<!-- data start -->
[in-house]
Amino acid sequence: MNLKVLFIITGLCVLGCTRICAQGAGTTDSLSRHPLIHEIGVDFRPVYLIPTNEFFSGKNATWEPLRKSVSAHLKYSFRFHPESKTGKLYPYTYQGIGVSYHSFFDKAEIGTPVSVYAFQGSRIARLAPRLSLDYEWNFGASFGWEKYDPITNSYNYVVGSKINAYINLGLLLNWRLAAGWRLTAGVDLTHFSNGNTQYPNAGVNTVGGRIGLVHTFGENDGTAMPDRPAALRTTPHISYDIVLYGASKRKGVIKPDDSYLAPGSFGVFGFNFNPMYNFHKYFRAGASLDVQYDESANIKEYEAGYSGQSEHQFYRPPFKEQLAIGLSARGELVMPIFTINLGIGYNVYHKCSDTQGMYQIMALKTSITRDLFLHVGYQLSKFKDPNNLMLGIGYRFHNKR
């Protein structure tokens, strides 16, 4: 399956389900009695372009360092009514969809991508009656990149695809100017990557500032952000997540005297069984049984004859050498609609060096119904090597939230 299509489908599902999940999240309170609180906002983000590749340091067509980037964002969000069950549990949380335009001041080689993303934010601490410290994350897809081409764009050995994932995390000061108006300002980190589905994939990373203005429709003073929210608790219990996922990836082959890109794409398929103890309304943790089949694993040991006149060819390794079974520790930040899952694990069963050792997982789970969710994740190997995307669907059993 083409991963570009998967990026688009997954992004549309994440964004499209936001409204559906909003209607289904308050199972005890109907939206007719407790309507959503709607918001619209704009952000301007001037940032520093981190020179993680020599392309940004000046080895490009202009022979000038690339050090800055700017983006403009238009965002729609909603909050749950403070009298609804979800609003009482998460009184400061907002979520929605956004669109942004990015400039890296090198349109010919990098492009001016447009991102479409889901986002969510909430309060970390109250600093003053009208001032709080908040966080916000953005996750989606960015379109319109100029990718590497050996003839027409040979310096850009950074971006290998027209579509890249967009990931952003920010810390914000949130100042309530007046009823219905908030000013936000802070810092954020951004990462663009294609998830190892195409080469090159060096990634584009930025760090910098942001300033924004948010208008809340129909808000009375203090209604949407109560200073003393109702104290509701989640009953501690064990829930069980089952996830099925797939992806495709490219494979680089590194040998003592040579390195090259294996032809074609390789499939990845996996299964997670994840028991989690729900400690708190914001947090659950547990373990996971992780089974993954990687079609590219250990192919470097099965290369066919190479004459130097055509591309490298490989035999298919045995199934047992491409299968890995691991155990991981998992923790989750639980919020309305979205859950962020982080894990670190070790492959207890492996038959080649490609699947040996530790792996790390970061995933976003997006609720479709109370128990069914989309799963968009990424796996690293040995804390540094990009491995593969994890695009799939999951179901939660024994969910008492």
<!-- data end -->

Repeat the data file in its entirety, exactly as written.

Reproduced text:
[in-house]
Amino acid sequence: MNLKVLFIITGLCVLGCTRICAQGAGTTDSLSRHPLIHEIGVDFRPVYLIPTNEFFSGKNATWEPLRKSVSAHLKYSFRFHPESKTGKLYPYTYQGIGVSYHSFFDKAEIGTPVSVYAFQGSRIARLAPRLSLDYEWNFGASFGWEKYDPITNSYNYVVGSKINAYINLGLLLNWRLAAGWRLTAGVDLTHFSNGNTQYPNAGVNTVGGRIGLVHTFGENDGTAMPDRPAALRTTPHISYDIVLYGASKRKGVIKPDDSYLAPGSFGVFGFNFNPMYNFHKYFRAGASLDVQYDESANIKEYEAGYSGQSEHQFYRPPFKEQLAIGLSARGELVMPIFTINLGIGYNVYHKCSDTQGMYQIMALKTSITRDLFLHVGYQLSKFKDPNNLMLGIGYRFHNKR
């Protein structure tokens, strides 16, 4: 399956389900009695372009360092009514969809991508009656990149695809100017990557500032952000997540005297069984049984004859050498609609060096119904090597939230 299509489908599902999940999240309170609180906002983000590749340091067509980037964002969000069950549990949380335009001041080689993303934010601490410290994350897809081409764009050995994932995390000061108006300002980190589905994939990373203005429709003073929210608790219990996922990836082959890109794409398929103890309304943790089949694993040991006149060819390794079974520790930040899952694990069963050792997982789970969710994740190997995307669907059993 083409991963570009998967990026688009997954992004549309994440964004499209936001409204559906909003209607289904308050199972005890109907939206007719407790309507959503709607918001619209704009952000301007001037940032520093981190020179993680020599392309940004000046080895490009202009022979000038690339050090800055700017983006403009238009965002729609909603909050749950403070009298609804979800609003009482998460009184400061907002979520929605956004669109942004990015400039890296090198349109010919990098492009001016447009991102479409889901986002969510909430309060970390109250600093003053009208001032709080908040966080916000953005996750989606960015379109319109100029990718590497050996003839027409040979310096850009950074971006290998027209579509890249967009990931952003920010810390914000949130100042309530007046009823219905908030000013936000802070810092954020951004990462663009294609998830190892195409080469090159060096990634584009930025760090910098942001300033924004948010208008809340129909808000009375203090209604949407109560200073003393109702104290509701989640009953501690064990829930069980089952996830099925797939992806495709490219494979680089590194040998003592040579390195090259294996032809074609390789499939990845996996299964997670994840028991989690729900400690708190914001947090659950547990373990996971992780089974993954990687079609590219250990192919470097099965290369066919190479004459130097055509591309490298490989035999298919045995199934047992491409299968890995691991155990991981998992923790989750639980919020309305979205859950962020982080894990670190070790492959207890492996038959080649490609699947040996530790792996790390970061995933976003997006609720479709109370128990069914989309799963968009990424796996690293040995804390540094990009491995593969994890695009799939999951179901939660024994969910008492």